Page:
Selfreliance by emerson
Self-Reliance is studied in philosophy and literature courses accross the United States at the college level. Paper Masters writes custom research papers on Emerson's Self-Reliance to help student's understand the complex philosophy behind Emerson's train of thought.
In an Emerson essay on Self-Reliance, the essay should point out that Emerson urges mankind to adopt an attitude of trust in oneself. In the first half of the essay, he talks about the dangers inherent in putting value on conformity and consistency. We have a tendency to not place enough value on our own ideas, especially if they run counter to general opinion. Children, who have not learned to be political about their opinions, do not hesitate to express their honest views. The more "civilized" we become, the more value we tend to place on conformity, and the less we are inclined to be honest about our own views. A secondary problem is that we even try to conform to what we have previously said we think, so that we are trapped into an inability to grow and change.
The truly self-reliant person does not become trapped by these constraints. Instead he attempts to listen to his own inner voice and values his own insights as unique and profound. He does not allow himself to follow blindly after some creed, as this act would mean that he is not thinking for himself; he does not rely on prayer, but on his own will to enable him to live his life according to his own sense of rightness.By living in the present moment, not under the laws of the past or the illusory hopes for the future, man can tap into universal wisdom and clarity for himself, without the need for an intercessor. A self-reliant person is one that has the following characteristics:
- A Self-reliant individual feels confident in the validity of his own instincts
- He/she is at home in his own skin
- A Self-reliant individual feels no need to imitate the models set by others, regardless of their station in life or in history
- This self-reliant person trusts himself implicitly, and while he acts in a moral and altruistic way with others, he does so according to his own standards
By being true to himself and refusing to surrender his autonomy to others (or to the opinions of others), he achieves inner peace and freedom.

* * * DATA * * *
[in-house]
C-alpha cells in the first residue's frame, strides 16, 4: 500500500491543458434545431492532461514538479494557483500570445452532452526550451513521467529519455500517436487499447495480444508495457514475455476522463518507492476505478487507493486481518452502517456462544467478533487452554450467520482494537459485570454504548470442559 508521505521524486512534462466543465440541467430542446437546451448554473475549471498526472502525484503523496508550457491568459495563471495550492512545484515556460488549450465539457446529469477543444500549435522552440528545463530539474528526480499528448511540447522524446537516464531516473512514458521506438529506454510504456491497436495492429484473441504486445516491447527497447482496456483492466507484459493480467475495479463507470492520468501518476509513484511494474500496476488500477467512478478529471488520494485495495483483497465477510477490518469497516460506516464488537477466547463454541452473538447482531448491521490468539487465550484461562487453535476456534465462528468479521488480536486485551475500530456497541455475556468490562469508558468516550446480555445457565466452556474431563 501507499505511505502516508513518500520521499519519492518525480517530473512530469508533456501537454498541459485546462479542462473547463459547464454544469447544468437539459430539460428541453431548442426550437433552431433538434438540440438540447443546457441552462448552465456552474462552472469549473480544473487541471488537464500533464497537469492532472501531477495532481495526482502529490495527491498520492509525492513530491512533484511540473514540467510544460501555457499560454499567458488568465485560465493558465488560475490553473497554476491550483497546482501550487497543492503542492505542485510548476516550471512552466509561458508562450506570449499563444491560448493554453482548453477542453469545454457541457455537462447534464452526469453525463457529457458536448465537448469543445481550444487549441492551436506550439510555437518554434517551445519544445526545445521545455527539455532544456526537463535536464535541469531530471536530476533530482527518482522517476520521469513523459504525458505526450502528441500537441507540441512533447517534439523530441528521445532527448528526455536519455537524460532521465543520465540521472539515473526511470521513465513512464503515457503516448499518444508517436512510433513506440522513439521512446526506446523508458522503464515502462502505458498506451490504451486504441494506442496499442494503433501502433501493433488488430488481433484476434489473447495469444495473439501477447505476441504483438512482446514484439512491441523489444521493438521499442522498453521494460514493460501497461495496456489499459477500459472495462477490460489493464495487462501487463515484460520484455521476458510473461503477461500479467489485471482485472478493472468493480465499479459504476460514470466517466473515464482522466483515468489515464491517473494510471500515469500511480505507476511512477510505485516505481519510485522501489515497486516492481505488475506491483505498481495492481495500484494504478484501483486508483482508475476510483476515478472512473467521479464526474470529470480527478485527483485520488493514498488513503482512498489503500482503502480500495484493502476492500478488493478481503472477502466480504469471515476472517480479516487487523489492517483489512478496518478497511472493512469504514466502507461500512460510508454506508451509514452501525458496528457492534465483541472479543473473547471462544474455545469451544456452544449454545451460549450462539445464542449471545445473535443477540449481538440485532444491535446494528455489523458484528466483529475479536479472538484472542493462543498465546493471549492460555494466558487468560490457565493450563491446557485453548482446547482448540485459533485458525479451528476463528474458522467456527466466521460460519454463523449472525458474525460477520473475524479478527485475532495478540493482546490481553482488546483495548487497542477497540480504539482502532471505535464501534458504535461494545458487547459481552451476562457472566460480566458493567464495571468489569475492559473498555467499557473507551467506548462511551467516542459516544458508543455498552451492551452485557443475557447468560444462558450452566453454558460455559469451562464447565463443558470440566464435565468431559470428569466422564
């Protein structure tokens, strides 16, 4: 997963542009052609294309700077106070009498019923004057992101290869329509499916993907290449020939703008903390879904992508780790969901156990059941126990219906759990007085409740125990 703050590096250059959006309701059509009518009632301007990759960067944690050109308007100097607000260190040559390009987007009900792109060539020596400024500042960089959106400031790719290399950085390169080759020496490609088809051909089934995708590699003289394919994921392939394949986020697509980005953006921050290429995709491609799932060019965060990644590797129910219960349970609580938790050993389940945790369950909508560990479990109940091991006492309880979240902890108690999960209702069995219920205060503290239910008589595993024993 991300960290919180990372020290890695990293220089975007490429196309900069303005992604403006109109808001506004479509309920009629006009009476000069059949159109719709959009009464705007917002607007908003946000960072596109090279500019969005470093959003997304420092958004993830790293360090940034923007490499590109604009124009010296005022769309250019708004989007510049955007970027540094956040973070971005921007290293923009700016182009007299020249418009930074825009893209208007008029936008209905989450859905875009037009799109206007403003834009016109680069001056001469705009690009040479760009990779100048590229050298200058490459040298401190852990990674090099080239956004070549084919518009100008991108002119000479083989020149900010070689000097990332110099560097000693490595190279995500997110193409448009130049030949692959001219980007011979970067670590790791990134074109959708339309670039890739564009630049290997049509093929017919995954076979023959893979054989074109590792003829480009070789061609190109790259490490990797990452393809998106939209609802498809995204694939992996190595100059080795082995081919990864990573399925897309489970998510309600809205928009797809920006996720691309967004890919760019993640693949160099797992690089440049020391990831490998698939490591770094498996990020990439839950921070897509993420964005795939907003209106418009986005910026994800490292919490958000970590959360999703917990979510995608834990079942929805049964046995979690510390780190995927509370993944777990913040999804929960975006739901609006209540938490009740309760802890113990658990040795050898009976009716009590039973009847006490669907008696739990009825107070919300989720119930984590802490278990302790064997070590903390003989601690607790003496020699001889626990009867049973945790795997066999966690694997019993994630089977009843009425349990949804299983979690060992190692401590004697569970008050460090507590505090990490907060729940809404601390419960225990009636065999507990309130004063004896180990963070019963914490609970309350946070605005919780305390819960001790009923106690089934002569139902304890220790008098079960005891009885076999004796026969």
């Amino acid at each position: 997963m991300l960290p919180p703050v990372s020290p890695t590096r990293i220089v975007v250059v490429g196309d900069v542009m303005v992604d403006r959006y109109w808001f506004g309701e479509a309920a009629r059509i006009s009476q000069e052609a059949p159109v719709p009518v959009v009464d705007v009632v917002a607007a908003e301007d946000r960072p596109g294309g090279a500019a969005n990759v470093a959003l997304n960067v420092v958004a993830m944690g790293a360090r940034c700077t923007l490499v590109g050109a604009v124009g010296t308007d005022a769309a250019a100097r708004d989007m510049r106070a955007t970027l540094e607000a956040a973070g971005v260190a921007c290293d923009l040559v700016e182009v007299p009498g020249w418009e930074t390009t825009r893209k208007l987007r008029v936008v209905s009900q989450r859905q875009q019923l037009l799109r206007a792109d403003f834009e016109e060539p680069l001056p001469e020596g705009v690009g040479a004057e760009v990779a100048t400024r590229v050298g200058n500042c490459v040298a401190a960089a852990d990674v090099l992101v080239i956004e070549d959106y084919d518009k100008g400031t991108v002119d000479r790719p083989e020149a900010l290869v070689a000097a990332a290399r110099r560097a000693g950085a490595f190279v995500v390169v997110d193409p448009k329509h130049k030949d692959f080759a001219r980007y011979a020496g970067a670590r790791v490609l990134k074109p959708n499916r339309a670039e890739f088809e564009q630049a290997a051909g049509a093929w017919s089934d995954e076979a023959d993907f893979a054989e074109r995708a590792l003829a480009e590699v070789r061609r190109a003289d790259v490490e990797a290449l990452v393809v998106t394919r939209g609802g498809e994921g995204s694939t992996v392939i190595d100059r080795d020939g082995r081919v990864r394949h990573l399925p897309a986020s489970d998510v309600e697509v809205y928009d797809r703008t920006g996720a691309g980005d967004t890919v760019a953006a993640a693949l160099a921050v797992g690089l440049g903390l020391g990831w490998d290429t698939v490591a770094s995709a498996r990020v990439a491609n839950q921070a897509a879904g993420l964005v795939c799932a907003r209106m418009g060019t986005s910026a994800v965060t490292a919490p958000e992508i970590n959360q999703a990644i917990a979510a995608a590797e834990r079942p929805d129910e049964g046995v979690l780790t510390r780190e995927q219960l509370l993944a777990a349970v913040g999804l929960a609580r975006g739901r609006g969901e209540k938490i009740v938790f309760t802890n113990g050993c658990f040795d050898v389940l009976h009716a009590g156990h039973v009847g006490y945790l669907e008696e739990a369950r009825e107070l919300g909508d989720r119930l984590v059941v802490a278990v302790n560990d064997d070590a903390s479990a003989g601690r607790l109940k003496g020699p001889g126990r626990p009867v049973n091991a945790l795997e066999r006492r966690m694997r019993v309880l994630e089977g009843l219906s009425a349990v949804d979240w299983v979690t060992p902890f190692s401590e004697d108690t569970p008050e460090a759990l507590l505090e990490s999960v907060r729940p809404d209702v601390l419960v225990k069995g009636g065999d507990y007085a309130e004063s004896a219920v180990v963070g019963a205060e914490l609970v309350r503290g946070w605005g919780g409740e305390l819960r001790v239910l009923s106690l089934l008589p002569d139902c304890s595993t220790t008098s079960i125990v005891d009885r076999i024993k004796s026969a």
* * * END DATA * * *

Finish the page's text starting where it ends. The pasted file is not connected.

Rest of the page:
Does one trust oneself or embrace the great men of the age or trust in God or destiny? This is the heart of the paradox that Emerson's essay represents and some critics justify the paradox as representing the quintessential struggle between the self and man's feeling of alienation from society. However, this is a convenient excuse for not properly providing a solution to the inconsistencies in Emerson's theory of self-reliance and the hypocritical manner in which he asserts that man go about achieving self-reliance.
Emerson helped shape a national identity in America and provide inspiration for a nation that was searching for ways to break free from the British ideologies of the past. In retrospect, Emerson appears contradictory and hypocritical in his essay Self-reliance, as he combines religion, individualism, power theory, elitism and collectivism all together to attempt to form a national identity. What emerges is a very provocative essay with excellent assertions on self-reliance but a poor guide for creating a collective national identity and foundation for governmental philosophy.
Emerson walked a fine line in his writing because, according to Emerson, creating a strong sense of self was the foundation of a great society. This dichotomy presents clear inconsistencies but Emerson could find no way to present his theories of the self and the universal mind needed to create a strong nation. Michael Lopez states that Emerson crossed over the line of self-reliance into what is known as being a "theorist of power". The contradictions expose the incompatibility in his personal philosophy, which included religious and naturalistic elements, verses the transcendentalist ideology that he adopted. For example, Power is in nature the essential measure of right. Nature suffers nothing to remain in her kingdoms which cannot help itself. The genesis and maturation of a planet, its poise and orbit, the bended tree recovering itself from the strong wind, the vital resources of every animal and vegetable, are demonstrations of the self-sufficing, and therefore self-relying soul.
Hence, according to Emerson, might means right. However, how can the mighty exert their self-reliance and achieve a collective good when all men are self-relying souls and asserting their animalistic right to rule the jungle of society? Emerson writes:
And we are now men, and must accept in the highest mind the same transcendent destiny; and not minors and invalids in a protected corner, not cowards fleeing before a revolution, but guides, redeemers, and benefactors, obeying the Almighty effort, and advancing on Chaos and the Dark.
Survival of the fittest is not conducive to the religious tenants set up by Emerson in much of Self-reliance. The contradiction between survival of the fittest and the espoused religious tenants of Emerson are many. "When a man lives with God, his voice shall be as sweet as the murmur of the brook and the rustle of the corn." However, in religion, with concepts such as "faith" and "trust in God", there is no room for self-reliance or in Emerson's glorifying of the power of man. Emerson states:
Trust thyself: every heart vibrates to that iron string. Accept the place the divine providence has found for you, the society of your contemporaries, the connection of events. Great men have always done so, and confided themselves childlike to the genius of their age, betraying their perception that the absolutely trustworthy was seated at their heart, working through their hands, predominating in all their being.